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Secretive spouse
by: Anonymous

When my parents and grandparents were married, the sign of a good husband was one who handed over his wage packet unopened to the wife for her to sort out the domestic finances and to pay all necessary bills; this was in the north-east of England and the time period I'm referring to is from the end of the first world war to the early 1960's.

Of course, married women rarely worked outside the home back then. At the same time period, my stepfather's attitude to money was that because he as the man earned the money it was his right to decide what was spent and on what.

I remember when I still lived at home with my Mum and stepfather that Mum was never allowed to know how much Ray earned - ever - and until after Ray died and Mum had to sort out his finances she didn't know how much money he had in the bank.

Ray kept his personal papers in all sorts of unlikely places from a box on top of the wardrobe to a bundle of papers tied up with string and languishing in the garden shed and it took her a good two years to sort everything out.

Both my Dad and stepfather were the same age and they were brought up in times when people's lives and expectations were so very different to those of modern women.

Doing it all
by: Carol E.

I have complained in the past that the hubby did not want to have any responsibility of handling the finances or major decisions but now that I have come to grips with it all, I am content that I now know, if anything should happen to him, I am up on the whole thing. It is he that I worry about if I happen to leave this earth before he does. BUT I am sure he will figure it out though.

What I miss the most is not having my mom or family to bounce things off of. Mom passed when I was in my 20's and my sister passed when I was in my early 40's. It's been frustrating and now that I am older than what they have lived it gets rough at times to focus, however I am forging ahead and trying to plan for when hubby completely retires.

Keep bouncing from one thing to another, but will get there.

A Secretive Spouse's Death
by: Anonymous

How wonderful to be married such a long time and how great it is that she feels comfortable entrusting her life to her relatives.

Unfortunately my sisters wouldn't help me at all.

I live in Pennsylvania and they live in other states but just didn't want to get involved. I find that to be very sad but it is their choice and I have to respect that.

My mother & father died long ago but thankfully my mother instilled in me the will to take care of my own life and now I am doing just that!


A Secretive Spouse's Death
by: Anonymous

Thanks Wendy for your contribution.

It's interesting that so many women don't want to learn anything about their bills.

I know, I came from the 50's error and women usually just stayed at home & raised the kids; very little of them worked & of course, the father's usually took care of the bills but it's sad because it leaves the wife out in the cold if God forbid she's left "holding the bag"!

It's no fun and can really send you over the edge.

Thankfully it took me about 4 months to dig out from under & now I am the one taking care of MY HOUSE! Lol

Phyllis

Wendy You are obviously a brave woman, Phyllis and did what you had to do to live on. Whomever is left behind has no choice but to pick up the pieces and LIVE, many don't do that so well and life is never good again.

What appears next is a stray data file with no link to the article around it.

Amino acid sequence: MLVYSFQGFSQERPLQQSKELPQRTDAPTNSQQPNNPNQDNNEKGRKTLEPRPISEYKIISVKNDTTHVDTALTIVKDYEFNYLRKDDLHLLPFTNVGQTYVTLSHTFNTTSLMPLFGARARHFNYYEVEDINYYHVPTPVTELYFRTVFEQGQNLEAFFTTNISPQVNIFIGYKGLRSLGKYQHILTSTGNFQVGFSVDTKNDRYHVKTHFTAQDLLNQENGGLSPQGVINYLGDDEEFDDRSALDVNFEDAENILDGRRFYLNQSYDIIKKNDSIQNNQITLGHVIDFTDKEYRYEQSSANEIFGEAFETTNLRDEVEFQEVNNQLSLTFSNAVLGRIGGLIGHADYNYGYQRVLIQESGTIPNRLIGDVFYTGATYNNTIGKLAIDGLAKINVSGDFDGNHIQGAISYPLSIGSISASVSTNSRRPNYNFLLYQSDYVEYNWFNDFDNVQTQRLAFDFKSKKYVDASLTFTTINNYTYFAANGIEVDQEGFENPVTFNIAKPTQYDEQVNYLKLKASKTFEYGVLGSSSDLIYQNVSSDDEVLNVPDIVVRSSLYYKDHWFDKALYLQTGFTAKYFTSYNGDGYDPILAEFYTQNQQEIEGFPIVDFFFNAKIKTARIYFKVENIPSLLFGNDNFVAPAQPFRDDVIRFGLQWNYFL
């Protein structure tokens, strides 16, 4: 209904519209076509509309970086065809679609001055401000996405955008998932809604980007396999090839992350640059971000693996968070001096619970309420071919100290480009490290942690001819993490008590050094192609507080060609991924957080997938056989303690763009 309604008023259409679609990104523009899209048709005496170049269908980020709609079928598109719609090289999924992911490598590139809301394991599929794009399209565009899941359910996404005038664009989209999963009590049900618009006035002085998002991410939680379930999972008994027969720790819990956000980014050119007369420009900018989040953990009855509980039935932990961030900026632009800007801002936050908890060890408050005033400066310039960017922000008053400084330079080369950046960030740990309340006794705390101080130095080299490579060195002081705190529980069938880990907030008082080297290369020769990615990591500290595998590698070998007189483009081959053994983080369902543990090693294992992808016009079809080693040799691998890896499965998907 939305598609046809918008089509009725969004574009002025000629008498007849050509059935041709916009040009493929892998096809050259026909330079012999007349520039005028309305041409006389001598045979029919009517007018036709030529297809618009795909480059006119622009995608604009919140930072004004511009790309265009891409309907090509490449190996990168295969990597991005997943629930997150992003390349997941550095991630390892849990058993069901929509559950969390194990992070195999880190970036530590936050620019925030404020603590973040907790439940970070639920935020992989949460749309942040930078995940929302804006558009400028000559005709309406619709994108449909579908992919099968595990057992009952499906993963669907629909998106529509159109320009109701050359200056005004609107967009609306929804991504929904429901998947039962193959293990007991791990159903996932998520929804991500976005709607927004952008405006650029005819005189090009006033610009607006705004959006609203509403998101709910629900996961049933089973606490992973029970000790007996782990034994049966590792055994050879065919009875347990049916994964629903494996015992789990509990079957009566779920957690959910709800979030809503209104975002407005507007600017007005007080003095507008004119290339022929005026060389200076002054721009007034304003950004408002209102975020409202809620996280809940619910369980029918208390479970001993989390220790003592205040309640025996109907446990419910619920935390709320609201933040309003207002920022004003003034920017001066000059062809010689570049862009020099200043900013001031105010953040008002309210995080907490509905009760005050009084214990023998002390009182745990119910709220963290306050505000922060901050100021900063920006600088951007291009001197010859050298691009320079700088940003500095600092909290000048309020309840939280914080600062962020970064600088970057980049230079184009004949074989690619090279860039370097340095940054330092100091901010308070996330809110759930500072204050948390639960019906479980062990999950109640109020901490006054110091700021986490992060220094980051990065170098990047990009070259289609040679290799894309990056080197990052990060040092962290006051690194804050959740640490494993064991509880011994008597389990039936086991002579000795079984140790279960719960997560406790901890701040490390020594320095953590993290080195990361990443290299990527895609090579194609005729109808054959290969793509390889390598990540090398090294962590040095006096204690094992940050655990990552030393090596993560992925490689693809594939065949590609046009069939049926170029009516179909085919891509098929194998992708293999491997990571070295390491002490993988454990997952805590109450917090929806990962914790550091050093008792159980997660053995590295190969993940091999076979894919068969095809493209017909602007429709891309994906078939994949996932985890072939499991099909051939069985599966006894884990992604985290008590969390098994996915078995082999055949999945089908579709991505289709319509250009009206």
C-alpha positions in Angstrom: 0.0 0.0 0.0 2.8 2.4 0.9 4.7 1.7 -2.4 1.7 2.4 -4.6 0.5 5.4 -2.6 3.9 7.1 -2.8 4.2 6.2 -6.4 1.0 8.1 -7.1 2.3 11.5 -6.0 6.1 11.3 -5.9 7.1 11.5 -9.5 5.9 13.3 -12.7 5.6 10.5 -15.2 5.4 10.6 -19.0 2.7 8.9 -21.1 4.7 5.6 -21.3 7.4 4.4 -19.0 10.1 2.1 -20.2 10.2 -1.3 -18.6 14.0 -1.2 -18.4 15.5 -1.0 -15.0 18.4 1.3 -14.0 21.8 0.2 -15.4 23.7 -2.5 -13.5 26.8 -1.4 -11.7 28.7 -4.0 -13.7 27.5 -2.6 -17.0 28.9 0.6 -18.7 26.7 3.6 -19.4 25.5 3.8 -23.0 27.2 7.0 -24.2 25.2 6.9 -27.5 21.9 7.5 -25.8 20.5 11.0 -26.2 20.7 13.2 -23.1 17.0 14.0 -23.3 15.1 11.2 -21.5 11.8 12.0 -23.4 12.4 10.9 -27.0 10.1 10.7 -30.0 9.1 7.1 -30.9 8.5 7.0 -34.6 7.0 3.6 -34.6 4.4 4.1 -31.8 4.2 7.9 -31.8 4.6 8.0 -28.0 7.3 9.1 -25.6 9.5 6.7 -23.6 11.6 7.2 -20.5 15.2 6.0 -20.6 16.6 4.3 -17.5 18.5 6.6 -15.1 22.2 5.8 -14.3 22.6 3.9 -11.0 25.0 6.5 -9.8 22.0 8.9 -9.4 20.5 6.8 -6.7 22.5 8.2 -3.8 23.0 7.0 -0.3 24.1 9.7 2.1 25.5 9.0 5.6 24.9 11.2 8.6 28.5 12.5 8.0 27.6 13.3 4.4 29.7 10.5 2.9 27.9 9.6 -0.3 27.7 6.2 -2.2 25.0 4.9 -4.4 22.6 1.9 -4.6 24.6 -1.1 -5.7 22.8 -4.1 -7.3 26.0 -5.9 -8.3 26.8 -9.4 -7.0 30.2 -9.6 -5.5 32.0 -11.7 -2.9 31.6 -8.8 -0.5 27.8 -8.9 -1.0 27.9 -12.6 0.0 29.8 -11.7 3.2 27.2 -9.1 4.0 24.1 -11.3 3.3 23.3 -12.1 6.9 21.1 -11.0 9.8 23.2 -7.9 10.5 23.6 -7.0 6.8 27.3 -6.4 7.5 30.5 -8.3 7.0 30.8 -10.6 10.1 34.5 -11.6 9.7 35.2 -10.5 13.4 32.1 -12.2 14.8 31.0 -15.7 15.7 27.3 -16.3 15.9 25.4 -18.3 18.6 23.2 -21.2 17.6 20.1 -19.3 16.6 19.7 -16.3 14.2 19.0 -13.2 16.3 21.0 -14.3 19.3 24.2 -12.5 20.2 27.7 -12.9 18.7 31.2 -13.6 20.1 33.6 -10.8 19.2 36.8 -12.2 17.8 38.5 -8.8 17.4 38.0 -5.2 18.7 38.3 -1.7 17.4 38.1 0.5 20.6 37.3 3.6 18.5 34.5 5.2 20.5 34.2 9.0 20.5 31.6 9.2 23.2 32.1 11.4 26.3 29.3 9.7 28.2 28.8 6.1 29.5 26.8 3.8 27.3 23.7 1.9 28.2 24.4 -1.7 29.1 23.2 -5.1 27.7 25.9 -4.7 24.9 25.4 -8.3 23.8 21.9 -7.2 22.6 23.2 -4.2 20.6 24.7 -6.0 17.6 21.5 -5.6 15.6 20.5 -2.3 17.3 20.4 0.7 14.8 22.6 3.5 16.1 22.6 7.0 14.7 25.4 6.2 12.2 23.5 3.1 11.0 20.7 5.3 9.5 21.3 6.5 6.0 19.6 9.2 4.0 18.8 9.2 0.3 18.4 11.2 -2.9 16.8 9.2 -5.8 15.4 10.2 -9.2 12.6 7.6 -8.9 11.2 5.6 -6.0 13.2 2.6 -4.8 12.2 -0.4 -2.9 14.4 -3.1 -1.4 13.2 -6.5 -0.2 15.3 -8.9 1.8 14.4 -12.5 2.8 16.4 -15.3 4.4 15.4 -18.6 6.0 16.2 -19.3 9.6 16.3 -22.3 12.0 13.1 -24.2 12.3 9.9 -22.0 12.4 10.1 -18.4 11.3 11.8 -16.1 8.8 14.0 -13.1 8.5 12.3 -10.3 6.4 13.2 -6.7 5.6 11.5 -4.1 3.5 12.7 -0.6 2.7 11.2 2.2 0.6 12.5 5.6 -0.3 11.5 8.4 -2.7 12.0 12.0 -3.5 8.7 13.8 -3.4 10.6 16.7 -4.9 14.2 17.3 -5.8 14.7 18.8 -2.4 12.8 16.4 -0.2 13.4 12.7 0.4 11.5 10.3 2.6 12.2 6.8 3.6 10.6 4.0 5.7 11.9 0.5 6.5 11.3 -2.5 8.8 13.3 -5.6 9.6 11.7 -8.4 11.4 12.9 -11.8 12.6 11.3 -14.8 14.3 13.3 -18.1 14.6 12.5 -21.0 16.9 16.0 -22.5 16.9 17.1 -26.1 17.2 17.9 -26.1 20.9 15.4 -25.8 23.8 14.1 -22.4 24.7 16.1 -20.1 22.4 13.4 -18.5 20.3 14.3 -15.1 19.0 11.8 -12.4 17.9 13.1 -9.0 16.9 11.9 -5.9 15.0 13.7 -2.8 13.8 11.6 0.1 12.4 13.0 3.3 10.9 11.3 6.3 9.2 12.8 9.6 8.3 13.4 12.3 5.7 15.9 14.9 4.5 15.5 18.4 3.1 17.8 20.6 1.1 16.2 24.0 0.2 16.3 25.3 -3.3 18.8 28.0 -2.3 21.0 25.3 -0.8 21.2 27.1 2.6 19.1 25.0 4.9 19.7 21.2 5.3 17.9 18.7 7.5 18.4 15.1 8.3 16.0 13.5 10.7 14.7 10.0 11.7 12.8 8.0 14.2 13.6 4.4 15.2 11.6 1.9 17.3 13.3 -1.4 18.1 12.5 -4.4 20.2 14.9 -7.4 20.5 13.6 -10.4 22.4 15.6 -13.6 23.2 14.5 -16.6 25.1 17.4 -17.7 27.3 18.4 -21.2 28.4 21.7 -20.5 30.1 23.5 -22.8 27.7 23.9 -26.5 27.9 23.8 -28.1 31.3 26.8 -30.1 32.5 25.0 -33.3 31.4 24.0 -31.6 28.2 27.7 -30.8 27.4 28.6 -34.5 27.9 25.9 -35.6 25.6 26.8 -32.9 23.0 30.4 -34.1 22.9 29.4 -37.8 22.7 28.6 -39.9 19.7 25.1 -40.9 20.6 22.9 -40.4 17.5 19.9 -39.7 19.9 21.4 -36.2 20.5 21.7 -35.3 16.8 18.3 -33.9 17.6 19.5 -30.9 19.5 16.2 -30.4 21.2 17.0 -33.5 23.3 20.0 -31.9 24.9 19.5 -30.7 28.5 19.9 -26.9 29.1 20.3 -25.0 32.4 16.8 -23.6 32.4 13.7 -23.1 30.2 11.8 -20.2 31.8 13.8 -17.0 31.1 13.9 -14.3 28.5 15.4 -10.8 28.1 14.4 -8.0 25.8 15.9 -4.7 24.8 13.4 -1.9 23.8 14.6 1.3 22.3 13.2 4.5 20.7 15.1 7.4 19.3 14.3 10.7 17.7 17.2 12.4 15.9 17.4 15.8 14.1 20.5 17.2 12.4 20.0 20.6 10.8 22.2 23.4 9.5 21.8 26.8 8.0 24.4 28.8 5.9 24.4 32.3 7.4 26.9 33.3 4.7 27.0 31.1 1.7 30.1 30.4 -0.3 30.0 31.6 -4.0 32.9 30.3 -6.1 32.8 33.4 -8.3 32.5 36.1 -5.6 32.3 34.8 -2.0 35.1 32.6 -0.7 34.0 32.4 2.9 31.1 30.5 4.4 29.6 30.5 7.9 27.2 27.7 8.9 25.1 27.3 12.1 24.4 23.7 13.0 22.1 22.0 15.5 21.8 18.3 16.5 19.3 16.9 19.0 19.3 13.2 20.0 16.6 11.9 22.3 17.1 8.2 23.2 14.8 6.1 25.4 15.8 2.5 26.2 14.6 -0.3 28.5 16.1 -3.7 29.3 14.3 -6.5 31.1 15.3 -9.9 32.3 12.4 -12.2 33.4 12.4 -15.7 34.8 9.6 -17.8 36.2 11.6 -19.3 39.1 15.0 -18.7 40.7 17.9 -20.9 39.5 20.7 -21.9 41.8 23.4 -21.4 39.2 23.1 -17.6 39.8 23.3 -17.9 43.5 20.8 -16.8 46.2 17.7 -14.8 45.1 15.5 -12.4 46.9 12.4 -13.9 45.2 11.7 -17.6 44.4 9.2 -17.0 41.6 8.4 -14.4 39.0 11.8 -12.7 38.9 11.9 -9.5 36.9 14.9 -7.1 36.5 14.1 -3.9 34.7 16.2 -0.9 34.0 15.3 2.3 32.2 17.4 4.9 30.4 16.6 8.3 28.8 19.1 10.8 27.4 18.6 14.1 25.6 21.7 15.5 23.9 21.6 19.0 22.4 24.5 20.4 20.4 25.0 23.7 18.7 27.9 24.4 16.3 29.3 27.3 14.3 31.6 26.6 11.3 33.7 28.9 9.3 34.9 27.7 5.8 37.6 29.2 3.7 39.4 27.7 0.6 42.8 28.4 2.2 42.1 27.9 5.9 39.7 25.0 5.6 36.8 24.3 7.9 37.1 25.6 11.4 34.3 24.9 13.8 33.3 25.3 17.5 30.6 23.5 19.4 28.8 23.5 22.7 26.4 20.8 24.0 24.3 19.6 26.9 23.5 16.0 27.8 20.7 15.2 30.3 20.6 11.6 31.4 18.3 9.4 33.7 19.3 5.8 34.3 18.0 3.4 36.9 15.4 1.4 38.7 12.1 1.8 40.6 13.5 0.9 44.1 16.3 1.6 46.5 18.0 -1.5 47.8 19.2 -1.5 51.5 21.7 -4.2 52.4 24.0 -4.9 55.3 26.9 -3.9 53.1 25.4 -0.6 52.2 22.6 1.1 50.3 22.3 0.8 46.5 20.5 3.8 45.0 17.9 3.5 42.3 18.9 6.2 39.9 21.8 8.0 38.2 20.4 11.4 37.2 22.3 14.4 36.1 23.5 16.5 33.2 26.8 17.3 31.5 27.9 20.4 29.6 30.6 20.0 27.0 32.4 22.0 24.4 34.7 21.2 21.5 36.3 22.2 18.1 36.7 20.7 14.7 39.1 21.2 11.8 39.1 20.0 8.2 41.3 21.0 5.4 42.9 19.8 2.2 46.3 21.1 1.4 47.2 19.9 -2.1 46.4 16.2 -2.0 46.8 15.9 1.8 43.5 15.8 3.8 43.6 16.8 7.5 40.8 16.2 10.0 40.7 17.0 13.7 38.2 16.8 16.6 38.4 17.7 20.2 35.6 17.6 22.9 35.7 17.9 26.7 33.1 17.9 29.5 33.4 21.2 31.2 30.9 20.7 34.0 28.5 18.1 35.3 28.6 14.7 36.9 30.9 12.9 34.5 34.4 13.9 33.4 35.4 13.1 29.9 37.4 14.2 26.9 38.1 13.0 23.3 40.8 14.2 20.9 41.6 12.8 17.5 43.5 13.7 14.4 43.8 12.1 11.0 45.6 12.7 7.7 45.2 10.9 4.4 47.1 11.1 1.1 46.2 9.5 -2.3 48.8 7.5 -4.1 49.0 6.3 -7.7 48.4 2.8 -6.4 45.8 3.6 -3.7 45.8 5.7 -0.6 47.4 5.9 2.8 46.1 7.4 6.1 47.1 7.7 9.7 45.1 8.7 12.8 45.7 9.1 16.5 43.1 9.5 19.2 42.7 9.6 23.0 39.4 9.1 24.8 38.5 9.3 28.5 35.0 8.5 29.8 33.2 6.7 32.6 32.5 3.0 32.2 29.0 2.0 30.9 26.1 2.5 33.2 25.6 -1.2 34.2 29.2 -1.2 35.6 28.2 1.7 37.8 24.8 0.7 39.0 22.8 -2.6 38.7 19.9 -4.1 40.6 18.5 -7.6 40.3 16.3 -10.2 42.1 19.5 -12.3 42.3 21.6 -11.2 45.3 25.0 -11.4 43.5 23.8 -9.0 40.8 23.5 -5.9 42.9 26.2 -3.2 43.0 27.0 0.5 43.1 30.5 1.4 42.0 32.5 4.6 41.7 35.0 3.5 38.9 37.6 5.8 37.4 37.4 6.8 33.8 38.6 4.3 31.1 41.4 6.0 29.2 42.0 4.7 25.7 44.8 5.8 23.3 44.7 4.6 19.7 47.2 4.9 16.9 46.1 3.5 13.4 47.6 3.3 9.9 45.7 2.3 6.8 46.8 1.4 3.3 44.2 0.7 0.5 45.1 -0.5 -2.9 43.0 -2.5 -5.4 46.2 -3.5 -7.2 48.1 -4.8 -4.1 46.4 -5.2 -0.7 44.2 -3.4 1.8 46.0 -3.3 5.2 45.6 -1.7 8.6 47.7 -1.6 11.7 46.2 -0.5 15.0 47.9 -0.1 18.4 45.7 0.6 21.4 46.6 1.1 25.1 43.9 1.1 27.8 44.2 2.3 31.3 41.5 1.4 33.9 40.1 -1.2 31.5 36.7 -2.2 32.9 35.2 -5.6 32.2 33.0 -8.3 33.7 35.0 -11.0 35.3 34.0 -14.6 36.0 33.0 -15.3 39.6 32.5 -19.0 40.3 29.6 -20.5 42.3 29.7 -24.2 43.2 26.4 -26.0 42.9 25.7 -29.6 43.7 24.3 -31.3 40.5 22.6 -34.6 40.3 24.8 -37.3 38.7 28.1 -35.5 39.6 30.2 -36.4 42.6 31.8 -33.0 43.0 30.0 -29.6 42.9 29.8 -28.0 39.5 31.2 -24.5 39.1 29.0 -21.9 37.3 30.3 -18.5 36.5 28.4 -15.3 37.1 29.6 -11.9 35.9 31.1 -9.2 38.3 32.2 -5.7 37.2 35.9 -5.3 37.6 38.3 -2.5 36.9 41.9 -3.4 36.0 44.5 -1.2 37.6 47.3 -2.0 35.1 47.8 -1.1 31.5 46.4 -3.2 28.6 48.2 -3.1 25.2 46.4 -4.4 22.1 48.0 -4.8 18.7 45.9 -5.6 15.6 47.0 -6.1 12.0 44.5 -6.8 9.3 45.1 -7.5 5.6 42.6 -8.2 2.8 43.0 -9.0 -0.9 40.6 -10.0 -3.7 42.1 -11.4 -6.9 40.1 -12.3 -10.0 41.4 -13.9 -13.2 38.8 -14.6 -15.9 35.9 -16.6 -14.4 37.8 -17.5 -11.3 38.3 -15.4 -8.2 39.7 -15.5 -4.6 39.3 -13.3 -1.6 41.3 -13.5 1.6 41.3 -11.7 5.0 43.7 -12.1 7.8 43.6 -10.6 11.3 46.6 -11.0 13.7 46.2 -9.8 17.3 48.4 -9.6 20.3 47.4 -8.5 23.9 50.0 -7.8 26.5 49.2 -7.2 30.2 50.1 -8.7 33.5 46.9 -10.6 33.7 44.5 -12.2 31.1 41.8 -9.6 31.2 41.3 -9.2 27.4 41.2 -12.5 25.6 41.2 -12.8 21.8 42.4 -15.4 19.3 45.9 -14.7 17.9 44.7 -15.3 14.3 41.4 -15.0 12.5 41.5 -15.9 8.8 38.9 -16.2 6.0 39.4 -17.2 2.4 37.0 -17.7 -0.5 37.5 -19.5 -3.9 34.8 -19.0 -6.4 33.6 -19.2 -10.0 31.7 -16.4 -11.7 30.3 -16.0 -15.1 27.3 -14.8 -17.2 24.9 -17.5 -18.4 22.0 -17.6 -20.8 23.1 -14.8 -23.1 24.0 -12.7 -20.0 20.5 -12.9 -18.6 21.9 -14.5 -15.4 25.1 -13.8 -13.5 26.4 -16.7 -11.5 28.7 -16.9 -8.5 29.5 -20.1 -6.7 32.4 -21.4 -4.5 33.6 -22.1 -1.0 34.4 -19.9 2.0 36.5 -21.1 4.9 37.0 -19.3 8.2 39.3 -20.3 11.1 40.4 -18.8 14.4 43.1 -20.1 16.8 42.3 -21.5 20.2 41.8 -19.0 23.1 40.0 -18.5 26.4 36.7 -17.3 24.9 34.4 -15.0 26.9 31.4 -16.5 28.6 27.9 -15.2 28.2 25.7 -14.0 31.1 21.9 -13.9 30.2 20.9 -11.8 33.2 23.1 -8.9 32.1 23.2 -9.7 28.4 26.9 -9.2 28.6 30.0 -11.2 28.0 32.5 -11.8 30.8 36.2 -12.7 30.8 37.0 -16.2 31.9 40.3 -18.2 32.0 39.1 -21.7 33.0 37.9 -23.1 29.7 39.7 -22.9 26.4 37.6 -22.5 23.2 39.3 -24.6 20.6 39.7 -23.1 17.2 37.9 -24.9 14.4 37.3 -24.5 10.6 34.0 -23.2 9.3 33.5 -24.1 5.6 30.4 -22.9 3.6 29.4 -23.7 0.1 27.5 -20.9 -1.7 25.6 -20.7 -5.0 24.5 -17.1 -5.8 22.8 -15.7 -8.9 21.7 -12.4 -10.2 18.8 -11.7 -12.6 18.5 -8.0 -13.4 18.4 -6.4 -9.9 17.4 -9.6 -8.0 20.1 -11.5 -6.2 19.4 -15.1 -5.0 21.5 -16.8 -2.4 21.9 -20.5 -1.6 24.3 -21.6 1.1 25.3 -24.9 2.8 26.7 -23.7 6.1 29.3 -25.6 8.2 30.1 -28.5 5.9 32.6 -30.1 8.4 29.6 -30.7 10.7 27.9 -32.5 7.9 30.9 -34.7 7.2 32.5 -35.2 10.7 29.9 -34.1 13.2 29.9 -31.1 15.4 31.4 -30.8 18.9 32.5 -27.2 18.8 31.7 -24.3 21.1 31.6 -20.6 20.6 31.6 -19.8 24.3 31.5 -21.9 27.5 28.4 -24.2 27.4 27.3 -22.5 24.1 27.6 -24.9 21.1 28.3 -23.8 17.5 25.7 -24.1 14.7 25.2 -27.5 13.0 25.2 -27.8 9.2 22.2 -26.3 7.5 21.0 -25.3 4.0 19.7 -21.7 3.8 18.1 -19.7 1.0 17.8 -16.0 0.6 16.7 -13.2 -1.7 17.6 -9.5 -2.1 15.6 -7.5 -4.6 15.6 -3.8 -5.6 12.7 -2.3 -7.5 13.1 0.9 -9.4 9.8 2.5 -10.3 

p.s. My in-laws: He had cancer for years, so they had plenty of time to consider her options... but nobody did. That would acknowledge that he was sick... so they pretended instead, leaving her devastated at his death.

A Secretive Spouse's Death
by: Anonymous

Yes Indeed I finally am!

If you are willing to learn, life teaches you ....
by: Retd. Prof. Durgesh Kumar Srivastava, New Delhi, India

My eldest sister, DIDDA, is 88+, in reasonable health, and both successful and popular. A housewife, and a mother of 6 sons and 1 daughter, She led a life of serving others with love, affection,contentment, patience, tolerance and non-interference. When you have qualities like these, and are willing to learn, you never face any problems with the affairs of the world.

She was 70+ when her husband passed away. They were married for 54 years. They were never financially well off and had to struggle to make both ends meet.

Her contented nature and large-heartedness made their life joyful. Her attitude to material things was never "mine" and "yours", but always "ours". She maintained family unity by her simple and unselfish attitude.

The children supported each other financially and emotionally. I remember that at one time, nearly 40 members of the extended family were taking all their meals from the joint family kitchen. Incomes, expenses and household work were shared not equally but equitably.

The large family lived in a 16 roomed house rented by her father-in-law in the 1920s. DIDDA continues to pay the rent of the house out of her family pension, although the children and grand children of her late husband's two uncles live in the same house.

She told me "The rent is so small that I pay it instead of collecting contributions from other co-occupiers. Worldly hassles like dealing with work at the bank or paying bills is entrusted to others with full faith and trust.

The only work that DIDDA does these days is to sit undr the warm sun and keep an eye on her little great-grand-kids playing around her. I covet the life of the type that DIDDA is leading today. DKS, 22 DEC., 2013

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